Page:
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Photo: Nicolas Economou/NurPhoto via Getty Images

Delta Airlines is spending $1 billion over the next decade to essentially cancel out all of its future greenhouse gas emissions beginning March 1, the company announced Friday.

The big picture: Delta is the world’s biggest airline by revenue, and this news is the latest in a rapidly growing trend of corporations announcing climate-change goals in response to public and investor pressure.

Driving the news: Delta is able to immediately become carbon-neutral by purchasing what are called carbon offsets, financial transactions that ostensibly help cancel out carbon emissions by preventing emissions elsewhere in the world, like planting trees or supporting renewable energy.

  • The company isn’t disclosing how many offsets it’s purchasing — or how much it’s spending on that. But it’s likely to be a huge number given the scale of its announcement.
  • When Delta announced in 2012 it was capping its emissions at the levels current to that year, it purchased more than 16 million offsets.
  • Delta is the 8th most energy-efficient airline out of a study of 11, mainly due to its older fleet of airplanes that are less efficient than new models, but it's in the process of replacing them. That's according to a recent report by the nonprofit International Council on Clean Transportation.

Yes, but: Delta says it’s going to minimize its reliance on carbon offsets, though it also concedes technologies enabling it to directly reduce its emissions aren’t readily available or in some cases even invented yet. It plans to research those technologies and others with its new allocation of $1 billion.

"We are on a journey, and though we don’t have all the answers today, we know that our scale, along with investments of time, talent and resources will bring meaningful impact to the planet and ensure the sustainability of our business for decades to come."
— Ed Bastian, Delta CEO

Where it stands: Virtually all airlines rely on carbon offsets to cut their emissions. That’s because no commercially available technology exists to affordably make large quantities of low-carbon or zero-carbon jet fuel, whether battery-powered or another kind of liquid like biofuels.

  • JetBlue announced earlier this year it was going to become carbon neutral by July.
  • Other airlines with commitments include Air France (cutting emissions per passenger by 50% in 10 years) and Australian carrier Qantas (net-zero emissions by 2050), per Travel Market Report.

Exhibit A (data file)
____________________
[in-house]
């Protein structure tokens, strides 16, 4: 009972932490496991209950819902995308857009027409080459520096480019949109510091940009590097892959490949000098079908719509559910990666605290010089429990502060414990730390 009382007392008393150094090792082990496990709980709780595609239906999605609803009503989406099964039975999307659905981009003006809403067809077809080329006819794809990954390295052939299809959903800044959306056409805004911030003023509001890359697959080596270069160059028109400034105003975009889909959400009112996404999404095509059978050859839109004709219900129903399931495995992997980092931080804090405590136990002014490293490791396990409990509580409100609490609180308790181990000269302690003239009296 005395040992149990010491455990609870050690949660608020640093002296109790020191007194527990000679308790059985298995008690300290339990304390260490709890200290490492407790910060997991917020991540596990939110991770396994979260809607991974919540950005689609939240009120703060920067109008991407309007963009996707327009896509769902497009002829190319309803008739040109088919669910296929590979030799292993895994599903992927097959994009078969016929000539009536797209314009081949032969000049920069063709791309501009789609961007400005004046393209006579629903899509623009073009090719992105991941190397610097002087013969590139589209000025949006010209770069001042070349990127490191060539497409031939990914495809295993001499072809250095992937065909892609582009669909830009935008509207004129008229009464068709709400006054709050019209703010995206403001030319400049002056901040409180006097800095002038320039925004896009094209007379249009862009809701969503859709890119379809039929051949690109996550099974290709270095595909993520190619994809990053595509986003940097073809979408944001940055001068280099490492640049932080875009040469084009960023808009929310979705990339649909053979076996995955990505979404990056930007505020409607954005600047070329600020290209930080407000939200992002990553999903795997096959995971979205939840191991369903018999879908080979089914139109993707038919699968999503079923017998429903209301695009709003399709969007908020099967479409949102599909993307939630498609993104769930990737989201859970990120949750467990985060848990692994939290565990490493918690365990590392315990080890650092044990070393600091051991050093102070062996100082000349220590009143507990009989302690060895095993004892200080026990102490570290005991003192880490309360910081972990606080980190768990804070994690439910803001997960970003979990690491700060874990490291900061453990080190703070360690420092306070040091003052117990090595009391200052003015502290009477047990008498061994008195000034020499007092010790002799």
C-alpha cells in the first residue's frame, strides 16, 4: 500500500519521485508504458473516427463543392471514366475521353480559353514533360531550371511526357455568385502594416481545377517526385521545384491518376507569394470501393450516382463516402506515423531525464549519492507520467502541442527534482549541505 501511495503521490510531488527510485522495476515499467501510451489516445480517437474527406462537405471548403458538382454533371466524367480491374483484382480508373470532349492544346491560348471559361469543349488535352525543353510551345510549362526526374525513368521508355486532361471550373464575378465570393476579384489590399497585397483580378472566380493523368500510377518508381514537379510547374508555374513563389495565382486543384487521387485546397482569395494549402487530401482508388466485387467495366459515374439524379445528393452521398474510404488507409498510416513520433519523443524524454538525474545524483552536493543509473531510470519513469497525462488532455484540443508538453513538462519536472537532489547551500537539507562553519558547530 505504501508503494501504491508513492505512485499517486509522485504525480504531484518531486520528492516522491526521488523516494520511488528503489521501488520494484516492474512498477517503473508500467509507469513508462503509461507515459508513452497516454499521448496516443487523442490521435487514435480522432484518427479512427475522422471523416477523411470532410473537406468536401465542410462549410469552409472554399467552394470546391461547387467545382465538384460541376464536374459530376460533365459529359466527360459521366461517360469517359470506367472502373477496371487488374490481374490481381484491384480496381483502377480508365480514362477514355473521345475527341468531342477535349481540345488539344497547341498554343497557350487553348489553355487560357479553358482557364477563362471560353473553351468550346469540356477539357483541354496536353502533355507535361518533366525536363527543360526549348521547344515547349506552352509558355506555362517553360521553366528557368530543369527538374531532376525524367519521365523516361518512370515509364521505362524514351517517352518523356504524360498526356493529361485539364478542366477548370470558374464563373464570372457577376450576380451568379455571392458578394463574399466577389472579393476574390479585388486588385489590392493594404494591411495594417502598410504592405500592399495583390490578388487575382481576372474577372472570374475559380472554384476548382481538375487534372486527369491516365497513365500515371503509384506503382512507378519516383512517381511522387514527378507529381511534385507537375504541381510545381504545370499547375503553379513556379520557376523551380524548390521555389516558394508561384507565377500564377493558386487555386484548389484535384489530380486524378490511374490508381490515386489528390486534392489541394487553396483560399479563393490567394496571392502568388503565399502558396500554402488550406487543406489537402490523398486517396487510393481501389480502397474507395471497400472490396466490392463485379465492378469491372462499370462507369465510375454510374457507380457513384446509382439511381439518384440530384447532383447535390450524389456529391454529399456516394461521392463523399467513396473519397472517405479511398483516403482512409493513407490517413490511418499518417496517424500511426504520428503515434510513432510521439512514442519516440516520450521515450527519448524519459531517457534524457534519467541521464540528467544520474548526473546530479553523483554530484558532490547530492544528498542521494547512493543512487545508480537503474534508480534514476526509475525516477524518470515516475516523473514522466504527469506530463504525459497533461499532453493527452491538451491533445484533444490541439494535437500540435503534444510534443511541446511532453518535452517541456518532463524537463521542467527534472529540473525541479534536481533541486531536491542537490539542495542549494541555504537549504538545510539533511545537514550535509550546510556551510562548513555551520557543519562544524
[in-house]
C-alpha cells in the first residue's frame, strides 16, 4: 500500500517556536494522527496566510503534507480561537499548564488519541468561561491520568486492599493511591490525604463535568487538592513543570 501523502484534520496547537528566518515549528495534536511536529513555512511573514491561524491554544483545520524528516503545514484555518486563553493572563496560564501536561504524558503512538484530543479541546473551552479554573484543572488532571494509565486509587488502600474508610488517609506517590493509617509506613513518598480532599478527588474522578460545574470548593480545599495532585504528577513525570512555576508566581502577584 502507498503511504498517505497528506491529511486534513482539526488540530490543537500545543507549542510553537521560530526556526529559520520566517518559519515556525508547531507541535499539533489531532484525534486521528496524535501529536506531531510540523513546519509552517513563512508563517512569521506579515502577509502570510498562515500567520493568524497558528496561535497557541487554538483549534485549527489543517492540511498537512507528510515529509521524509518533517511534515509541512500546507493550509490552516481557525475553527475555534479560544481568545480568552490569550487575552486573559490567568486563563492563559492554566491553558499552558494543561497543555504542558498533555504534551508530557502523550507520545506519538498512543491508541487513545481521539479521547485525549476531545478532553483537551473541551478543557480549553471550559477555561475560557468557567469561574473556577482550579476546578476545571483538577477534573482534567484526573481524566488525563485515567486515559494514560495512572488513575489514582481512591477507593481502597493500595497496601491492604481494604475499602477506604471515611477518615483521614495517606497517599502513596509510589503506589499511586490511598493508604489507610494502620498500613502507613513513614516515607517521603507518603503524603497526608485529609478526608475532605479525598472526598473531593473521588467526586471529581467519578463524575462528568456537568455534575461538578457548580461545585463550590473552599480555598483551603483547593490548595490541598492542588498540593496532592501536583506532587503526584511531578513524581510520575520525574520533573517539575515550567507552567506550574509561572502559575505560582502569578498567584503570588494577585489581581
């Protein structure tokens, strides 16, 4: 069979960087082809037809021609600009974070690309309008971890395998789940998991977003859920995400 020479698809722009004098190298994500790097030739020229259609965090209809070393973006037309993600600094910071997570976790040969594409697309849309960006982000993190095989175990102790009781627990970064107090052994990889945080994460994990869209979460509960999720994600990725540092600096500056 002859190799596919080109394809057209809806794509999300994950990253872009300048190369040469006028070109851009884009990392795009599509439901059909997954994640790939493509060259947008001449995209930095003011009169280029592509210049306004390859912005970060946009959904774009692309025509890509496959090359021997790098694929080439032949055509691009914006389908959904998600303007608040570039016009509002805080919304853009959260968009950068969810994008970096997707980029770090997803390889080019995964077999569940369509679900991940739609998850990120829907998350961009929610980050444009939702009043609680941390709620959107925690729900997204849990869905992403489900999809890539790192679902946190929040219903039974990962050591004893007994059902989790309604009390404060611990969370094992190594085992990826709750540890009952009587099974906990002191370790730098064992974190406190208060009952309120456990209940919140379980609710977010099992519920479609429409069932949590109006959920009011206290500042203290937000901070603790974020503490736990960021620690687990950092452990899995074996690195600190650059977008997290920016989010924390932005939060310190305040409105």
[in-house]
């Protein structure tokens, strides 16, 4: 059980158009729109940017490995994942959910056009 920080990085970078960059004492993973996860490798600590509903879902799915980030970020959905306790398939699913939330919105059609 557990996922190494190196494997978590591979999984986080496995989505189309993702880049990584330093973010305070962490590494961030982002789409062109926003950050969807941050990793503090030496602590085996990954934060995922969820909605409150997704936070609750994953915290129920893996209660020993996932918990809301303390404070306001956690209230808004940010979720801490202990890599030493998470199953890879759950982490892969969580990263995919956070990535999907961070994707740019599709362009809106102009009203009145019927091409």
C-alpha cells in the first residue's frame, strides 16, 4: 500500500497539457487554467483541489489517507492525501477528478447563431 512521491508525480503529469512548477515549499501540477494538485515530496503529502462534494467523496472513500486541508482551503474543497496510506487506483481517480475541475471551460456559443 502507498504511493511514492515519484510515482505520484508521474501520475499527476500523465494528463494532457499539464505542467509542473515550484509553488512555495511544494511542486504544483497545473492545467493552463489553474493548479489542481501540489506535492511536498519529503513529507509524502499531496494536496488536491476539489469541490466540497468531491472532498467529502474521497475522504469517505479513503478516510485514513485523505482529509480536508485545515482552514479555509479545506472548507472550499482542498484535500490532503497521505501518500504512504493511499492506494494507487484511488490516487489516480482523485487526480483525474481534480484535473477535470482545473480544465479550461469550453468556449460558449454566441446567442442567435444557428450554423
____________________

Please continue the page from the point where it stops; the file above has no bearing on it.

But, but, but: Carbon offsets are, at best, "very opaque and definitely hard for the average person to understand," said Sola Zheng, an expert on aviation at the nonprofit International Council on Clean Transportation.

  • The quality of offsets also faces scrutiny. Doubt persists about whether offsets purchased actually reduce emissions and don’t just throw money at projects, such as planting trees or building a wind farm, that would have happened regardless.
  • A United Nations organization is working on developing standards to ensure quality offsets in an industry-wide program, but no uniform quality-control measures exist for carbon offsets airlines and others purchase, besides disparate third-party programs.

Go deeper: Americans’ penchant for flying outpaces efficiency gains

Go deeper

Students vandalize and steal from schools for viral TikTok challenge

TikTok logo displayed on a phone screen in Krakow, Poland on July 18, 2021. Photo: Jakub Porzycki/NurPhoto via Getty Images

A viral TikTok challenge is leading students nationwide to shatter mirrors, steal fire alarms and intentionally clog toilets, The Washington Post reports.

Driving the news: Dubbed the the “Devious Licks challenge, students are showing off their "devious licks" on TikTok — with a sped-up version of "Ski Ski BasedGod" by rapper Lil’ B playing in the background.

Axios-Ipsos poll: People of color face more environmental threats

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Data: Axios/Ipsos poll; Note: ±2.5% margin of error; Chart: Sara Wise/Axios

Americans of color are much less likely than white Americans to experience good air quality or tap water or enough trees or green space in their communities, and they're more likely to face noise pollution and litter, a new Axios-Ipsos poll finds.

The big picture: Our national survey shows Black and Hispanic Americans are more likely than their white counterparts to live near major highways or industrial or manufacturing plants — and to have dealt in the past year with water-boil notices or power outages lasting more than 24 hours.

18 hours ago - Health

FDA advisory panel recommends Pfizer boosters for those 65 and older

A healthcare worker prepares a dose of the Pfizer-BioNTech Covid-19 vaccine at the Key Biscayne Community Center on Aug. 24, 2021. Photo: Eva Marie Uzcategui/Bloomberg via Getty Images

A key Food and Drug Administration advisory panel on Friday overwhelmingly voted against recommending Pfizer vaccine booster shots for younger Americans, but unanimously recommended approving the third shots for individuals 65 and older, as well as those at high-risk of severe COVID-19.

Why it matters: While the votes are non-binding, and the FDA must still make a final decision, Friday's move pours cold water on the Biden administration's plan to begin administering boosters to most individuals who received the Pfizer vaccine later this month.